“The thing about the Irish,” said my colleague from Amsterdam as we carried our beers from the bar to our seats in the alleyway, “is that they always have to have a drink in their hand.” The three Belfast-based members of the team appraised each other for a minute…then nodded in agreement.
It’s true. When we’re out for the night, our glasses are rarely empty. You’re either drinking to keep up, or someone is pressing a fresh glass into your hand.
Now, whether that’s a distinctly Irish or Northern Irish thing is up to you. The reader. Wherever you hail from.
Weeks later, this statement was still playing on my mind. If it was true, we were slave to some compulsion to drink and keep drinking whenever we’re socialising. Was it social pressure from our friends and people around us? Or was it internal, something we did subconsciously? Have we been conditioned to binge drink when we’re around other people (especially if work is picking up the tab)? I hated the notion that I was slave to habit or compulsion.
This conversation happened in the mid-Autumn. The social calendar was filling up as Christmas approached, meaning more and more visits to restaurants and bars. And as the colder evenings were drawing in, a regular glass or two of red wine at home for warmth and comfort. Week by week, the volume I was drinking was gradually creeping higher.
My Dutch colleague’s comment was ringing in my ears though. January was around the corner. Maybe it was time for a break.
Before we go any further, a promise: this is not going to be a preachy “I Stopped Drinking So You Should Too” article. Nothing could be more boring.
And also, this isn’t a backdoor admission of a drinking problem! I enjoy hazy IPAs and a good red wine. I also routinely take a one-month break from drinking once a year - as a health and fitness reset. Stopping usually makes me more mindful about my nutrition and weirdly more focused on other goals.
Dry January…and beyond?
I mentioned my “Reset Month” above. So this year the Reset Month and Dry January coincided.
The goal was to do the usual health reset. More than that, I kept meeting people who didn’t drink or barely drank at all. People who were re-evaluating their relationship with alcohol. Beginning to question why they drank. And whether they should continue to drink.
Researching the topic, I came across a scientifically thorough podcast episode by Andrew Huberman that opened my eyes to the damaging effects of alcohol on your body and brain. It’s definitely worth a listen. One of the most startling points that he made was that in order to undo some of the effects of long-term drinking, a break of 2-6 months would be necessary.
That was eye-opening. My one-month “reset” was having very little impact.
In my adult life, one month is the absolute longest I’ve gone without drinking. Most people are probably the same. So I resolved that Dry January would extend into February. And it might extend further, I don’t know. It’s an experiment. January is over, and February is a short month.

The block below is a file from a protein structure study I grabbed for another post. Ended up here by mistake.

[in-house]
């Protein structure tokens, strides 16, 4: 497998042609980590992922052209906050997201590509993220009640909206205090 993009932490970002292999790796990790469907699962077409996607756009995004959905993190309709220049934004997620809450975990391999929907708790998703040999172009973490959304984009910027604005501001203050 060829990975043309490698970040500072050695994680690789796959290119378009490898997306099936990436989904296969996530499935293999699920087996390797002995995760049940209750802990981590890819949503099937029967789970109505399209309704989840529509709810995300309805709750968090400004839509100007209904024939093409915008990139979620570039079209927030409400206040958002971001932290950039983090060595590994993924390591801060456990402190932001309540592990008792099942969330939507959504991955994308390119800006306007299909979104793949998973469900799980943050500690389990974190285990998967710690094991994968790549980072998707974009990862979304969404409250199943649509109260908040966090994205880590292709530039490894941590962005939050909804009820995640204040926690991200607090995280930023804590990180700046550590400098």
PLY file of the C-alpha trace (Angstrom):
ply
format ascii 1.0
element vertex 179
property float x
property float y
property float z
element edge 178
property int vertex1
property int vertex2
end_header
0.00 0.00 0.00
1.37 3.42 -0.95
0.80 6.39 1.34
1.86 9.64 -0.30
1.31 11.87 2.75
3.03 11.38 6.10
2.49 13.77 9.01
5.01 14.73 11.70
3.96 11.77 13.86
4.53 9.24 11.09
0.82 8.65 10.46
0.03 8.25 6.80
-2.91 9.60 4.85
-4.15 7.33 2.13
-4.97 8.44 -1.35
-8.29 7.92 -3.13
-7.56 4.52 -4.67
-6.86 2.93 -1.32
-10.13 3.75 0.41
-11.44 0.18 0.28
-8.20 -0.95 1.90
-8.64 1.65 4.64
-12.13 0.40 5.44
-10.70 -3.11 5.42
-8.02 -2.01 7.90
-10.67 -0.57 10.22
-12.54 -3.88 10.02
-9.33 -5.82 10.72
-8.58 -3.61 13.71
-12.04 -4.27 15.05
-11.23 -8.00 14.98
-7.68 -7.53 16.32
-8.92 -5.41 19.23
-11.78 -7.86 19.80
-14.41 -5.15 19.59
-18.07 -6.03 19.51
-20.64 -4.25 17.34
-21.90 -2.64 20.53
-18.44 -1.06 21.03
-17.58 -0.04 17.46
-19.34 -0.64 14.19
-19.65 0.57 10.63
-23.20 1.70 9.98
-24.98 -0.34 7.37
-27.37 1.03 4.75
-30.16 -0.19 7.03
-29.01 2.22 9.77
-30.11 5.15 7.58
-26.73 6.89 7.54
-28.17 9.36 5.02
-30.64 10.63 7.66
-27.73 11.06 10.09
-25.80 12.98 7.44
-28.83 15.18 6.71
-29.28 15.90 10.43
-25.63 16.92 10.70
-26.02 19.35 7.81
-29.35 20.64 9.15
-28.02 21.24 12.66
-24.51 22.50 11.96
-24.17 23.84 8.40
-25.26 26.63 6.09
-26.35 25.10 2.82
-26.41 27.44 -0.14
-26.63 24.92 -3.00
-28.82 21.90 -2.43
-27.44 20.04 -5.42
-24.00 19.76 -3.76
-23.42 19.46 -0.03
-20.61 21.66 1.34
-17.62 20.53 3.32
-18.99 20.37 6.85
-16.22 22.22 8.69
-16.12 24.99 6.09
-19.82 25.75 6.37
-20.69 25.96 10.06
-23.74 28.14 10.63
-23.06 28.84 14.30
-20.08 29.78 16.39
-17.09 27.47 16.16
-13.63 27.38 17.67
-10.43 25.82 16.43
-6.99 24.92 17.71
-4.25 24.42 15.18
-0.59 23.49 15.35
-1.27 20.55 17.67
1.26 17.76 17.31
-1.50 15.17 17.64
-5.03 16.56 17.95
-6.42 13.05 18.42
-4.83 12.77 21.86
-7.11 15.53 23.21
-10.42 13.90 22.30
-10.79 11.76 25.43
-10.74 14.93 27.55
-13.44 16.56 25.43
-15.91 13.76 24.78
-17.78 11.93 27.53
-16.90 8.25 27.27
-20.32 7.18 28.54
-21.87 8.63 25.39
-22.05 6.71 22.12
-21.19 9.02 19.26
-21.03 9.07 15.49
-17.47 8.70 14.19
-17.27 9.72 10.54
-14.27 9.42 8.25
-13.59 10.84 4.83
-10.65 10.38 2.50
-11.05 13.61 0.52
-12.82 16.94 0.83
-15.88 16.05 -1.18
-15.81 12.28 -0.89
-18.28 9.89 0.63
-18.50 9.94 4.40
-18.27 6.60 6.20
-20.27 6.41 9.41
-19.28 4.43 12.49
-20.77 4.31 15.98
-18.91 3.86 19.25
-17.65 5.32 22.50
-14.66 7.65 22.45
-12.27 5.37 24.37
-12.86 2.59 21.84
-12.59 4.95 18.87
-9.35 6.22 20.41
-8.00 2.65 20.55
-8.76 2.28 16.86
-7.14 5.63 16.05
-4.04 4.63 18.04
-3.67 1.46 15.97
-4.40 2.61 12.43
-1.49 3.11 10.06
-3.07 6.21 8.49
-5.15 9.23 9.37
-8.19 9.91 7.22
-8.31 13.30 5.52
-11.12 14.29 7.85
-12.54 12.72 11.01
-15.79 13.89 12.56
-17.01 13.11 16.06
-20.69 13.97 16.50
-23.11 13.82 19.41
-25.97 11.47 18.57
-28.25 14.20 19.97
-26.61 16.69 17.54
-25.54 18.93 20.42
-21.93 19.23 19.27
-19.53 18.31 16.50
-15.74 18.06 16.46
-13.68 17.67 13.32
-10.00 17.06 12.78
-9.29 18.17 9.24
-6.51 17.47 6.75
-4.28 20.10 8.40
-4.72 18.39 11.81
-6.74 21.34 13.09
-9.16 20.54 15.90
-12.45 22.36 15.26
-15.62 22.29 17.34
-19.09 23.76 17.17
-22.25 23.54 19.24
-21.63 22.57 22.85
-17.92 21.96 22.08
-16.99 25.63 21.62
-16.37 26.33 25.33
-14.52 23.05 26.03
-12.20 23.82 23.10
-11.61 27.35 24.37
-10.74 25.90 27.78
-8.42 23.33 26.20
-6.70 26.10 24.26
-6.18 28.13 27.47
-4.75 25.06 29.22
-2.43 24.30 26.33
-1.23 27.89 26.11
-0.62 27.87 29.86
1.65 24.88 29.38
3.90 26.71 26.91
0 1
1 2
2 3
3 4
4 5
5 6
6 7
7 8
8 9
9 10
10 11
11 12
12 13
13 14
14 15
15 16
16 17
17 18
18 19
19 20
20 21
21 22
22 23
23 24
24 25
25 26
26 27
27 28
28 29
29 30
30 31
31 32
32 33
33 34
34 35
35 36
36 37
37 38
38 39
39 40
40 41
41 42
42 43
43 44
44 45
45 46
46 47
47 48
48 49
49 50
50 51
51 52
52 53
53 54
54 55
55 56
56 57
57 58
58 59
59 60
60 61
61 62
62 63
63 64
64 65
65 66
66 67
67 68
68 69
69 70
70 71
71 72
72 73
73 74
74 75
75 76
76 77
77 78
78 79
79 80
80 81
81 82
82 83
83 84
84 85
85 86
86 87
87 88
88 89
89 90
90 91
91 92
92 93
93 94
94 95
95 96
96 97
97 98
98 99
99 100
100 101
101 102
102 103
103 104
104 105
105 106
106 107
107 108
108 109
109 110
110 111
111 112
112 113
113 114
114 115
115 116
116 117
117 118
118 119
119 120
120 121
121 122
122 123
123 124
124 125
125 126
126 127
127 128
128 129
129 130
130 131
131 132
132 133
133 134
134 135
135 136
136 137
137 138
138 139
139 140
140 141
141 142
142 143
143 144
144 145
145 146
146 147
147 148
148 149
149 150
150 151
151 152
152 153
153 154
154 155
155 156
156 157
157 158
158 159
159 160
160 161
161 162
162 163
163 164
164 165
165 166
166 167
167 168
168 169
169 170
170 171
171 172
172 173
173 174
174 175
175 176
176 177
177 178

Do I struggle with not drinking? Not really. My willpower is rock solid when I decide to do something. Initially, there’s discomfort when I would sometimes take a drink - typically habit-based things like browsing M&S on a Saturday night, I’d usually buy a bottle of wine. Or city centre shopping, I’d usually pop in for a pint somewhere. But once the impulse passes, it’s gone.
As I’m writing this, roughly mid-February, I’ve done six weeks and it’s been relatively…simple. The predicted focus on nutrition and exercise has kicked in. I’ve lost about 4kg since Christmas. I’ve improved my running distance. And I don’t really miss it.
It’s worth mentioning that for about three weeks after stopping, my sleep was completely disrupted. Poor quality, waking up in the middle of the night. It eventually passed, but I needed to power through that phase. It eventually passed and my sleep is back to normal.
The big question is - whether to continue the abstinence or allow some alcohol back into my life. The idea of at least six months is appealing. But so is the idea of a Hazy IPA. I’m headed to Athens in March, and having a holiday without a cold beer is almost unfathomable. So, some interesting decision points on the horizon. (There may be a follow-up to this post with some more thoughts and findings!)
Having the right mindset
A final note if you’re considering cutting out alcohol (calling it “alcohol” somehow sounds horribly formal and official, doesn’t it?).
The language around stopping drinking is restrictive - we talk about stopping, abstinence, giving up drinking, cutting out the booze. This immediately puts you in a deprivation mindset. We don’t want that. That way temptation lies and you’ll feel like you’re missing out.
My perspective is that it’s more important to focus on what you’re gaining. If you go into a period of abstinence with a deprivation mindset, you will struggle. Try to shift your perspective. You’re gaining clarity of thought, reclaiming time at the weekends (Sunday morning hangovers), improved energy and more conscious health choices. You will thrive with that mindset - however long you decide to break from drinking.
Photo by Lacey Williams on Unsplash